I recently interviewed Stefan, a father on paternity leave in Malmö, a city in the south of Sweden. He’ll be off from work for an incredible 9 months!
How many children do you have?
“One daughter, she’s 16 months old.”
How long have you been on paternity leave?
“I’ve been on daddy leave for six months, got three more months before I go back to work.”
What do you do for work?
“I work as a concept artist in the games industry.”
What did your boss say when you said you were taken time off?
“Nothing really, there’s three or four people at work that gets to boss me around and they were all cool with it. Just some minor tounge in cheek whining from one of them as I was taking 9 months off while he had just come back from a much shorter leave with his kid.”
What’s the best part of paternity leave?
“That I get to spend time with my daughter, of course. Not being in an office is nice for a change too. I’m going to miss being outside every day when I get back to work.”
What’s the worst part?
“The lack of sleep is horrible, to get up at five or six in the morning is just wrong.”
What’s the hardest?
“Playing cute pretend games with dolls, plastic horses, teddy bears and so on. I don’t mind doing it as my daughter loves it, but I find it utterly boring. I do my best though.”
What have you learned about your child?
“Many things. That she likes to watch tennis on TV is one of them.”
What have you learned about yourself?
“That I’m actually pretty good at taking care of a kid.”
Has your view of motherhood change now that you’ve been on pappa leave?
“I guess it has changed a little as I’m now doing classical mother things. There’s a lot of work and small sacrifices involved in keeping a kid well fed and happy, but it’s also very rewarding.”
What about fatherhood?
“I’m not sure, perhaps that it’s actually so much fun to be a dad. It’s like having a tiny, cuddly clown at home. Today she tried to force a pacifier up my nose while laughing like a maniac. Stuff like that makes all the early mornings, diapers, and new responsibilities worth it.”
Here’s another story of a modern father on paternity leave in Sweden. Peter, a high school teacher, is home with his daughter for 4.5 months. He talks about the hard, rainy and dark days and the things he has learned.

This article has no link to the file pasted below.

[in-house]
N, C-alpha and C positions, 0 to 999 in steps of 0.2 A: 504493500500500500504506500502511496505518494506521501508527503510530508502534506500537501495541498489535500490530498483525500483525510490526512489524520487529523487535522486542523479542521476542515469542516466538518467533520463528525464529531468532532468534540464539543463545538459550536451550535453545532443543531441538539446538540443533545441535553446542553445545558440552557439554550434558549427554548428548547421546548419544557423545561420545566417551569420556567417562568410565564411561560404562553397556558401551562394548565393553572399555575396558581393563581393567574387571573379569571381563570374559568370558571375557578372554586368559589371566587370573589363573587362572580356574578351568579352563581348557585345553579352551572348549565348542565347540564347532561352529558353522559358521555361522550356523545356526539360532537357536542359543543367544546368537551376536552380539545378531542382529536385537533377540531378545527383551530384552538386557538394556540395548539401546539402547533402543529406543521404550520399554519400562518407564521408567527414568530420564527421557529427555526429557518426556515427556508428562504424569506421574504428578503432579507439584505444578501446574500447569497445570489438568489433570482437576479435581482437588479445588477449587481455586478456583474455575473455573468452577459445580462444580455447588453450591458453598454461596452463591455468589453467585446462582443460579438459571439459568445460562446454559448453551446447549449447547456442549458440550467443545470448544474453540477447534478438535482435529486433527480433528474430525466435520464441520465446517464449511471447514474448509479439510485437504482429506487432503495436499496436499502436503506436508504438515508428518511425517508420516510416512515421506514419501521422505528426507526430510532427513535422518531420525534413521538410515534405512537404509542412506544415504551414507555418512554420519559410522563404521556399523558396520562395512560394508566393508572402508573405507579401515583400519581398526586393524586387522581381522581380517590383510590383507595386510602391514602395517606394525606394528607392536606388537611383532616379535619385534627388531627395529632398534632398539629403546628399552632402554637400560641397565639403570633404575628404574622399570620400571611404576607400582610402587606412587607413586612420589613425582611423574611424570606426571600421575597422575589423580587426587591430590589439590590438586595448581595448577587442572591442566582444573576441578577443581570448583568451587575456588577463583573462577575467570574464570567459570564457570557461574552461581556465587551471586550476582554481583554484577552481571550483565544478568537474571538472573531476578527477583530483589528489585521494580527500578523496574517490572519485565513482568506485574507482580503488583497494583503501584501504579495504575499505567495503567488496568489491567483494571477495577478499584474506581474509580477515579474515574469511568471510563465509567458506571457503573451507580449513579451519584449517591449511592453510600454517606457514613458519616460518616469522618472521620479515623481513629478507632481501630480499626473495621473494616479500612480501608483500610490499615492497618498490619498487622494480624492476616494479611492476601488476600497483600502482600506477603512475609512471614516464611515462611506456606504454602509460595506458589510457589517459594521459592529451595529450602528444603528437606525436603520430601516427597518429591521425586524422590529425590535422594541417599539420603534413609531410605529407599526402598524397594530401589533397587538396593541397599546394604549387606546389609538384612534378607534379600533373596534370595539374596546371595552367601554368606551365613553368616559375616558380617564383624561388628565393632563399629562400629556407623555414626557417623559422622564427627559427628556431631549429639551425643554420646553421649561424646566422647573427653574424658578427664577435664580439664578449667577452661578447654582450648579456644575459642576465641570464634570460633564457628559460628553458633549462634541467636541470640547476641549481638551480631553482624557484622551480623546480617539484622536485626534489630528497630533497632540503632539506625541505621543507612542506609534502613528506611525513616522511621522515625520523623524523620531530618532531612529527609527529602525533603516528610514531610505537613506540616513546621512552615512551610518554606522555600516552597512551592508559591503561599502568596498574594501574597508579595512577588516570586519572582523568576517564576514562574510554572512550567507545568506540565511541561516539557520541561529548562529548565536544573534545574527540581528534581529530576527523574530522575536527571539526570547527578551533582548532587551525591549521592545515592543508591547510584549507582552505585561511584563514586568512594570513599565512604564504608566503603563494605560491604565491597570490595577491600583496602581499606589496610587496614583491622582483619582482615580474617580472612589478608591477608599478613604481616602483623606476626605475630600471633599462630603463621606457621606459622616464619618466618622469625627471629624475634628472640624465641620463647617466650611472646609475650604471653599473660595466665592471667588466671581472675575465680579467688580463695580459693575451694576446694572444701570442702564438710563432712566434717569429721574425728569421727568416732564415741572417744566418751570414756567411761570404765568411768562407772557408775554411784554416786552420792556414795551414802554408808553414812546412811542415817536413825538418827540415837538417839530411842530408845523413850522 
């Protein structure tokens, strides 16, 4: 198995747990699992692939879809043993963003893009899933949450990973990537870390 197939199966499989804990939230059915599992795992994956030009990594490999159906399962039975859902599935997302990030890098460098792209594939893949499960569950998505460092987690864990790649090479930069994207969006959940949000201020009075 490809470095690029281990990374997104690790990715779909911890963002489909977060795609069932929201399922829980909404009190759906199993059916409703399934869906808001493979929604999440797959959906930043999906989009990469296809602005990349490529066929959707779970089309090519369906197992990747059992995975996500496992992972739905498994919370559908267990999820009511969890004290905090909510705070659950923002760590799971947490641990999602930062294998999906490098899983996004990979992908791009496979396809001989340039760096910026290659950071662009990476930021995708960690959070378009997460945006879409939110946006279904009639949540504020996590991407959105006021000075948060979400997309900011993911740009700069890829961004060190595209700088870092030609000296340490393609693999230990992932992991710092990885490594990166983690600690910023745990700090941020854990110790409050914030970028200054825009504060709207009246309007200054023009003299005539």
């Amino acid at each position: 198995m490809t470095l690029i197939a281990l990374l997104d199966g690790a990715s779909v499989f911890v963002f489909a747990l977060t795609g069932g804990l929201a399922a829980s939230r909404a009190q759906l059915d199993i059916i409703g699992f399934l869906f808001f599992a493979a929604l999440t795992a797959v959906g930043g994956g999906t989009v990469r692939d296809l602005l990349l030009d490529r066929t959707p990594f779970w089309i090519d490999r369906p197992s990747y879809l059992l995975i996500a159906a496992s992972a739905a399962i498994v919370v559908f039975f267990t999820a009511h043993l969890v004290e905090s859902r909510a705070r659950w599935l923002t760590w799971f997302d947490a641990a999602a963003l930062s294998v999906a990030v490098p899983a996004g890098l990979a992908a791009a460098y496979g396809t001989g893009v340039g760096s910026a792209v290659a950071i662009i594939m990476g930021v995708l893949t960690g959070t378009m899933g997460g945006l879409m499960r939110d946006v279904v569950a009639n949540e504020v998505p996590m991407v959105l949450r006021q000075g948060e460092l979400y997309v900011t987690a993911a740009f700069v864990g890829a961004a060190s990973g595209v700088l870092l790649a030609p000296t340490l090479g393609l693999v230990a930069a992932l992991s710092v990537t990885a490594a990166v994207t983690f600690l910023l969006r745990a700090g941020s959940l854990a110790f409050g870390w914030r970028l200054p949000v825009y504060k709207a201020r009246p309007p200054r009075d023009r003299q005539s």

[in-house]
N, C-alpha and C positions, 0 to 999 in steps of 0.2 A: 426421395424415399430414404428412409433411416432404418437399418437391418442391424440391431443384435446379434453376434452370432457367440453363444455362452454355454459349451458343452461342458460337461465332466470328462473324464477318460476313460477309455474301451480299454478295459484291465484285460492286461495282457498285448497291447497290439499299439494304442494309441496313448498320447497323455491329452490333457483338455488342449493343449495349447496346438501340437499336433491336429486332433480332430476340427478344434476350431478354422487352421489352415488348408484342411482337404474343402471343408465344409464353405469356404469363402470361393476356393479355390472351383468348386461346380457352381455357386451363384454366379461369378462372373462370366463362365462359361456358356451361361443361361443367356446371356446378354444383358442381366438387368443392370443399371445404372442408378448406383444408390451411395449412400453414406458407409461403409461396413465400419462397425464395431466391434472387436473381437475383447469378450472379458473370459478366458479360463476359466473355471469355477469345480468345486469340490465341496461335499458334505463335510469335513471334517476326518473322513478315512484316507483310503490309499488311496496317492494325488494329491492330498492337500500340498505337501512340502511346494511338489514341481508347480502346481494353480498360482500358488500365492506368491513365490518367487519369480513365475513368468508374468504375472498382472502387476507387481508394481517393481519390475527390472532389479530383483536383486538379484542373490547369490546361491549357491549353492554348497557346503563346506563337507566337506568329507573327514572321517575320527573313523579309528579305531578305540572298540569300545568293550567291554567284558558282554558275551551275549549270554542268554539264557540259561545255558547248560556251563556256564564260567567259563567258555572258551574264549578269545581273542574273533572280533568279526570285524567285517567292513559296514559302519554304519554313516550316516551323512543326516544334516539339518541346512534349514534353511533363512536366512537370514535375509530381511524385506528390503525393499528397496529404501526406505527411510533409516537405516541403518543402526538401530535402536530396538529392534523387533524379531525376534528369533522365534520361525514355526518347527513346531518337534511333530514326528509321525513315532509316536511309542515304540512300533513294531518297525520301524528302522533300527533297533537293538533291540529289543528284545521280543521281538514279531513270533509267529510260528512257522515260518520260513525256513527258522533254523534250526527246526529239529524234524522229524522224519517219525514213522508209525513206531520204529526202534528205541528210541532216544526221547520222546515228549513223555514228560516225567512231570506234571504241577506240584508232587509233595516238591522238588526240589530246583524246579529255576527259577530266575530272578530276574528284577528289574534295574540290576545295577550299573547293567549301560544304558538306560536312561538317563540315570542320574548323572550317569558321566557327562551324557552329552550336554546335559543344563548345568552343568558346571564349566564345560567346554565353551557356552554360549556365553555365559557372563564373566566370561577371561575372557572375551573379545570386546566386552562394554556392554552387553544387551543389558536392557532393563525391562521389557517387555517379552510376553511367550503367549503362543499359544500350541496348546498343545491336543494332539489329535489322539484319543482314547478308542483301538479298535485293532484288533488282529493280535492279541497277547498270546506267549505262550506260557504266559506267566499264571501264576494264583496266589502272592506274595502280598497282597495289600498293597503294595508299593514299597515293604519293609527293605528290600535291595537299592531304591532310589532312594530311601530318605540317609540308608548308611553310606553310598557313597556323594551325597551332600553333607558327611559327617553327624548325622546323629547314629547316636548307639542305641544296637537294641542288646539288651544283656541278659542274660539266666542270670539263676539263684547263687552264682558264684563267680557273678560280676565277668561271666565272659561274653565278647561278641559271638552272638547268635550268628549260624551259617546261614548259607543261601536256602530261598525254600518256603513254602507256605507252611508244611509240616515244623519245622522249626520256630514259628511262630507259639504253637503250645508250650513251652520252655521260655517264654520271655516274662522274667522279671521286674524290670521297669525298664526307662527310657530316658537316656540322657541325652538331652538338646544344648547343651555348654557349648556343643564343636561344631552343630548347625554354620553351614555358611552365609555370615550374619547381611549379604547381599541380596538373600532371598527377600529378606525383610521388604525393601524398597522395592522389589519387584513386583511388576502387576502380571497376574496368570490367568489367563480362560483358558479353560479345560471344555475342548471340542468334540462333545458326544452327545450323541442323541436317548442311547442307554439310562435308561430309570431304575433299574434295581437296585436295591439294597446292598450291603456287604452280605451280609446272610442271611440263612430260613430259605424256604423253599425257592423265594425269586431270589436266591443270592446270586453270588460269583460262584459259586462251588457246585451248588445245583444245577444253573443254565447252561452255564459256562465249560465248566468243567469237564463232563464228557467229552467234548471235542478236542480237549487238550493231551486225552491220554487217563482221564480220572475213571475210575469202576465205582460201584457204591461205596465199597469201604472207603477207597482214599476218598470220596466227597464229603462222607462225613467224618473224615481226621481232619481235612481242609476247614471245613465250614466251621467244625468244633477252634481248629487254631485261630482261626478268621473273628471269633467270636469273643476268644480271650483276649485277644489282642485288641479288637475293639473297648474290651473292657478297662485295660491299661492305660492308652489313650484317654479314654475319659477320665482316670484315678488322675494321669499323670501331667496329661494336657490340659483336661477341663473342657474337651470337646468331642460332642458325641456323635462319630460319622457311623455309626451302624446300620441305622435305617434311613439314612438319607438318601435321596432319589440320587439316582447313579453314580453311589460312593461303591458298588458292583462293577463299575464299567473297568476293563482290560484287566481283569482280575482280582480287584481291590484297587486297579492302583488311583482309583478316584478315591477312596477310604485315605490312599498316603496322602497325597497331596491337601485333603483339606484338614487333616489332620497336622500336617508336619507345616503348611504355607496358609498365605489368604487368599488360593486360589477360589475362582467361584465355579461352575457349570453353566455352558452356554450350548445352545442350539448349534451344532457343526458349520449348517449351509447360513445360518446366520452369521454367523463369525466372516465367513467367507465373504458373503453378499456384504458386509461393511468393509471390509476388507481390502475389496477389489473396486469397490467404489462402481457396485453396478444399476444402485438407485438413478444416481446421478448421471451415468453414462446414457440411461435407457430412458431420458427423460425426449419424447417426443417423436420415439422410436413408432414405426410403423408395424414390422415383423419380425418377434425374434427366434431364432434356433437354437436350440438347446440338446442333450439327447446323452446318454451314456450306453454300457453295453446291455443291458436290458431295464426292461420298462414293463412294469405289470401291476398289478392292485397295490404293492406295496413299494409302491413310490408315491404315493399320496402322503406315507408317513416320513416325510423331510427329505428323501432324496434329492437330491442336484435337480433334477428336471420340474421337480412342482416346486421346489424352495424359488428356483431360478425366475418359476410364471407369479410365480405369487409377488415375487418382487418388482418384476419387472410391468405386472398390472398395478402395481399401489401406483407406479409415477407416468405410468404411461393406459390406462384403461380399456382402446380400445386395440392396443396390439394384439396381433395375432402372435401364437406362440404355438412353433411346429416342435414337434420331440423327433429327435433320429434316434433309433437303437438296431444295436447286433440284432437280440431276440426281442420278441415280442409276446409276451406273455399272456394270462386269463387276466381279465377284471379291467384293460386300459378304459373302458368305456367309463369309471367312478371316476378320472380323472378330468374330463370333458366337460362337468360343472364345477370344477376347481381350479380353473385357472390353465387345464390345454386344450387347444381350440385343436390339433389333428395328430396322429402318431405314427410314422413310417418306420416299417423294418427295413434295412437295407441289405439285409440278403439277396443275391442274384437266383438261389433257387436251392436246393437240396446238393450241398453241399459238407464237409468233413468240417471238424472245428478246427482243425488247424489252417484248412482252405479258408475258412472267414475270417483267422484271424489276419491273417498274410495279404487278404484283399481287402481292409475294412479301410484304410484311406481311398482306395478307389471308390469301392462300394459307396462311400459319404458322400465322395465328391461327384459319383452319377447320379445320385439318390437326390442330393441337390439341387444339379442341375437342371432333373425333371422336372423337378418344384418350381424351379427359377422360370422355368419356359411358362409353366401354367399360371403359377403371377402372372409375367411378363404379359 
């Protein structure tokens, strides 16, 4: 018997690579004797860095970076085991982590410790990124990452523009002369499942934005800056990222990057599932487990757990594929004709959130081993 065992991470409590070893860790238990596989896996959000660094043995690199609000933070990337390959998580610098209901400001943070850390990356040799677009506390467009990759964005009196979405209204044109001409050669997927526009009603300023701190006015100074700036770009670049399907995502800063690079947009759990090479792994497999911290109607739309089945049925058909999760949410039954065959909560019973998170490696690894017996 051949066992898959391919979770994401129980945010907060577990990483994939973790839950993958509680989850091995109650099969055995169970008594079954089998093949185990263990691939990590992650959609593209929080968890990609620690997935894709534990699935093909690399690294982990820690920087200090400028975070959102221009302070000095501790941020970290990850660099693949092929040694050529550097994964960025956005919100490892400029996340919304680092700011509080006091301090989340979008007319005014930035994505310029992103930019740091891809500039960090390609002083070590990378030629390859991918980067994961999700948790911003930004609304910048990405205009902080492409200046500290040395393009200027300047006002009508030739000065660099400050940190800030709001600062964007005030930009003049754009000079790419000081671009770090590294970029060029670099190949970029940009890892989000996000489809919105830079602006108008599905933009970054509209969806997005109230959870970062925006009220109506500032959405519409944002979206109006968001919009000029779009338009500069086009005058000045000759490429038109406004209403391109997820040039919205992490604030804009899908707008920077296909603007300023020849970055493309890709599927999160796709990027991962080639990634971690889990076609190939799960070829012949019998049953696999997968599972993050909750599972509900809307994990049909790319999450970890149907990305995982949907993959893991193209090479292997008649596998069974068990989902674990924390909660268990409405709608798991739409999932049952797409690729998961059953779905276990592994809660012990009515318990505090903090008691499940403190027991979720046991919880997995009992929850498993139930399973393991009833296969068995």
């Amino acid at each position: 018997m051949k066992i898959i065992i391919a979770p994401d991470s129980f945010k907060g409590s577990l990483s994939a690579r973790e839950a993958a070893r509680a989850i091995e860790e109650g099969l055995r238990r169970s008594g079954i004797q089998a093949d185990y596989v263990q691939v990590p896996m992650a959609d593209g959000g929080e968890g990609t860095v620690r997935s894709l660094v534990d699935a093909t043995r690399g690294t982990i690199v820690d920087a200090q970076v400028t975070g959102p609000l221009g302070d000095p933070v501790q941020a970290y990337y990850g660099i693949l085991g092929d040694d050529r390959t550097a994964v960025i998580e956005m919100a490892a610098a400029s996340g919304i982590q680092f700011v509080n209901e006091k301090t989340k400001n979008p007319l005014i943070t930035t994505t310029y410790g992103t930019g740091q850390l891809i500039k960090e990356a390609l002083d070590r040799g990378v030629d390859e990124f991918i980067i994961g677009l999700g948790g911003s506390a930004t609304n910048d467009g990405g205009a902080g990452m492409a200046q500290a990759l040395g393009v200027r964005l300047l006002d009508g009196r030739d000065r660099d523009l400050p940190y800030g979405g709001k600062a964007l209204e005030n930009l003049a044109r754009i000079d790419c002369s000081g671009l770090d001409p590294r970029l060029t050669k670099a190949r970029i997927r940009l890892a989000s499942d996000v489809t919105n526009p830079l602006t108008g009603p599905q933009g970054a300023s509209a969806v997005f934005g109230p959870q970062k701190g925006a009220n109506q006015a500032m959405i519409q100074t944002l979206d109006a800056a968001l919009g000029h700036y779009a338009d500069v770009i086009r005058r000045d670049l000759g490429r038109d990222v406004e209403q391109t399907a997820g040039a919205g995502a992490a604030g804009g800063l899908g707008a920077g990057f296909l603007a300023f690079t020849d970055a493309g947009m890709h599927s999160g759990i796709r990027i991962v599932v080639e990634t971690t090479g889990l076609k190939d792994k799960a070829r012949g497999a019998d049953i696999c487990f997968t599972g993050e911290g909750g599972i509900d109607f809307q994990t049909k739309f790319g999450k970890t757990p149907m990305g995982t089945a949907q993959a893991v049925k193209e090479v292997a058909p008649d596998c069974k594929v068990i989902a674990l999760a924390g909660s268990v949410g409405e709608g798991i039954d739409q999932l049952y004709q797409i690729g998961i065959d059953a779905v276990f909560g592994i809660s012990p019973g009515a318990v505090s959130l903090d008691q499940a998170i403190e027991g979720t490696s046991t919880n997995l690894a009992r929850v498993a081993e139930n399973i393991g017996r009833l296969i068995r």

Any Swedish fathers out there who want to tell their stories, please feel free to do so in the comments. Maybe it could become a post.
When Magnus, an IT consultant from Stockholm, told his boss he was taking off for 7 months to be on paternity leave, he told him it was no problem at all. “They encourage you to leave work to spend time with your children,” he told me.
How’s that for progressive?
I spoke to Magnus at a local Open Daycare. He talks about the ups and downs of paternity leave with his son.
As part of the Swedish daddy project I’m undertaking, I talked to Niklas Löfgren, an insurance analyst at the Family Affairs department of Sweden’s Social Insurance Agency, or Försäkringkassan, to learn more about the system.
How are parental benefits funded in Sweden?
“Employers in Sweden pay a fee to the government that corresponds to 25% of each employees’ salary. The fee covers costs for pension, unemployment, sick leave, widow survival, work injury, and parental benefits. Out of these individual fees, parental benefits account for 2.2% of the 25% fee employers pay to the government.”
How can Sweden afford to pay parents so generously?
“As long as the market is healthy and unemployment is low then we will be able to afford this. We have a high level of transfers in Sweden with high taxes and high insurances and benefits. This in order to redistribute money to individuals in different stages of life or in different situations. If we need to increase or decrease this employers’ fee is more a political discussion, but today it’s financed this way. You can see a rough pattern in Europe where countries with somewhat more generous benefits for families with children also tend to have high fertility rates.
“In order to have a full reproduction rate in a country you have to have a fertility rate of 2.1% and in Sweden today we have approximately 1.9%. That means that we have to rely on immigration in order to have the same or more people living in the country. In order to pay for these insurances, it’s important to have many people out in the labor force, otherwise the financing will be tough to handle.”
Stay tuned for more posts on the daddy project.